The Modern Era
Having been the world’s fastest-growing sport for several years, MMA, or at least the UFC, had established itself fairly well by 2014. However, thanks to some residual prejudices against “cage fighting;” constant competition with the boxing industry that has for so long held a monopoly on combat sports; and a somewhat steep learning curve; MMA was still far from being a mainstream sport. Largely, this remains true today, and few non-fans can name an MMA fighter the same way they can a footballer or a boxer.
Only recently, with the help of two athletes in particular, has MMA started to overcome this final barrier. The first, Ronda Rousey, is of the defining athletes of the 21st century. The first UFC women’s champion, Rousey headlined 3 separate fight cards garnering over a million PPV buys. She has featured in Sports Illustrated, and since retirement has appeared in blockbusters like The Expendables 3, and Furious 7. The second, Conor McGregor, is consistently breaking PPV records and has headlined 4 of the UFC’s top 5 PPV events. The former double champ has reached a level of fame and notoriety never before seen in MMA, that reached its climax with McGregor’s record-breaking fight against Floyd Mayweather. This next-level celebrity-status has helped drive MMA further into popular culture.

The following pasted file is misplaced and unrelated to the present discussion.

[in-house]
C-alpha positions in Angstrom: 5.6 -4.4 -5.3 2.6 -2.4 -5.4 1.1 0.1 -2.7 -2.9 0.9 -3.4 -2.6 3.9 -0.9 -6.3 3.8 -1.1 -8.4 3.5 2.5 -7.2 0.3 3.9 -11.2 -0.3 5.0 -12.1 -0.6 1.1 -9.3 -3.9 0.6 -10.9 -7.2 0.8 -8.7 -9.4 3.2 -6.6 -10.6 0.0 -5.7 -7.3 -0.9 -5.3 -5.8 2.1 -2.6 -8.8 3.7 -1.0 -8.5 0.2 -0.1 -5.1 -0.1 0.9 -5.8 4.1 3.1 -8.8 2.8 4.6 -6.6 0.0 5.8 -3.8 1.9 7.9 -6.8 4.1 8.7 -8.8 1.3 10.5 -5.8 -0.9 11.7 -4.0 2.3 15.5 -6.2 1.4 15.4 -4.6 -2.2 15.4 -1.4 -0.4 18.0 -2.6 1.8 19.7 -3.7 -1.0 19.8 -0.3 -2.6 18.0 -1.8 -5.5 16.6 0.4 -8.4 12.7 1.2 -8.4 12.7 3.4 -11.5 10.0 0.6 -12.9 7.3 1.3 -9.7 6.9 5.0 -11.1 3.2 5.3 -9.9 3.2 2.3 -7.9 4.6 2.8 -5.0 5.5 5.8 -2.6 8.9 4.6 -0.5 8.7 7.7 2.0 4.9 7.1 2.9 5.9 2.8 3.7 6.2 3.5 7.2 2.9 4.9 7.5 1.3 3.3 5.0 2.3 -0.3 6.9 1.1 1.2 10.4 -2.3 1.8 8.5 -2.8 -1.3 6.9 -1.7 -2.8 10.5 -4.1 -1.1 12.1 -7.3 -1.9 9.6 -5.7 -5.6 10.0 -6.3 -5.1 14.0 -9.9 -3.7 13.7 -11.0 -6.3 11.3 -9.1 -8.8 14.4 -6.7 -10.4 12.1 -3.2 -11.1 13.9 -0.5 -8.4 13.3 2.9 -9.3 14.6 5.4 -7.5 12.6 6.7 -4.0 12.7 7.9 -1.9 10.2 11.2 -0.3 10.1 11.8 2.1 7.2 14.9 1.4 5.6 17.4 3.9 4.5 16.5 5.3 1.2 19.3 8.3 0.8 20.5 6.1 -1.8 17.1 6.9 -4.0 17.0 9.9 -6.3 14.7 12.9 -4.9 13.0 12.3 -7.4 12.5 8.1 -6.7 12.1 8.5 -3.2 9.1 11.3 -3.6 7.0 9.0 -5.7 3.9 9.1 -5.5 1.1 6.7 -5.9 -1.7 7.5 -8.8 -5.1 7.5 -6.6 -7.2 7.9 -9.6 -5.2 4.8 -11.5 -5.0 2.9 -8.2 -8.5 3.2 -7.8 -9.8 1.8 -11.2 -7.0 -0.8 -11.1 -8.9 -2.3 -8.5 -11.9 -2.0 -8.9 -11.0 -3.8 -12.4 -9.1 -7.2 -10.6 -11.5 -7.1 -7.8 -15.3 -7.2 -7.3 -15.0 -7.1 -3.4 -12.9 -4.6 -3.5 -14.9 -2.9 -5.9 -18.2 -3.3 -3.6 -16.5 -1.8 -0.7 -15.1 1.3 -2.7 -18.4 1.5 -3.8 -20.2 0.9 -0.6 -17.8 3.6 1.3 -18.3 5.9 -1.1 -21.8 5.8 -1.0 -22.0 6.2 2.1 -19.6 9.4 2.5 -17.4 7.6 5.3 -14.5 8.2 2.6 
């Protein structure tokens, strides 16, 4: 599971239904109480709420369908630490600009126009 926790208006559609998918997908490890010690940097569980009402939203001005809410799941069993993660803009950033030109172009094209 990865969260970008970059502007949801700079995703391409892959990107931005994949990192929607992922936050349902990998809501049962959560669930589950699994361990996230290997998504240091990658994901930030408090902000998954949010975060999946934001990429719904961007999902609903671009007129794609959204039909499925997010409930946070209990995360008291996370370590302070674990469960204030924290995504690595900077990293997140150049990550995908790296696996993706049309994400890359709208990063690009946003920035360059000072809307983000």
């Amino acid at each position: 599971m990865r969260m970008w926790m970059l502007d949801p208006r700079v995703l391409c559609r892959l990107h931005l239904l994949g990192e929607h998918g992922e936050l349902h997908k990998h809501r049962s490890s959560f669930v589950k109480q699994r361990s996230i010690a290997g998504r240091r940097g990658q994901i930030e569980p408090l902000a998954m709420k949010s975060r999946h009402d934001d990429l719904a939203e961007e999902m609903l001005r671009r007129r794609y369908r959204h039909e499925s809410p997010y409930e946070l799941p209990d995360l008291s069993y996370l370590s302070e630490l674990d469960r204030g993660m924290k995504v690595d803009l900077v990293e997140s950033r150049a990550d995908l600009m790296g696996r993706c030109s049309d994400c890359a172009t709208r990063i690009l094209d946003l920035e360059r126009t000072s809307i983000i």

The super-stardom reached by these athletes has helped MMA shake the prejudices that have clung to it since the 90s. Today, MMA is legal in every state. Cageside seats at the UFC are packed with world-famous celebrities like Zac Efron, Demi Lovato and Leonardo Di Caprio. As shallow a metric as this is, the gradual appearance of these characters highlights society’s fairly recent acceptance of MMA – not only as a legitimate sport but as a potentially popular one. Just 10 years ago, the idea of a private UFC island would have seemed impossible. Now, crazy as it may be, it is shockingly believable. Perhaps MMA fighters will never be as well-known as boxers. Still, wherever the sport is headed, it’s sure to be a wild ride.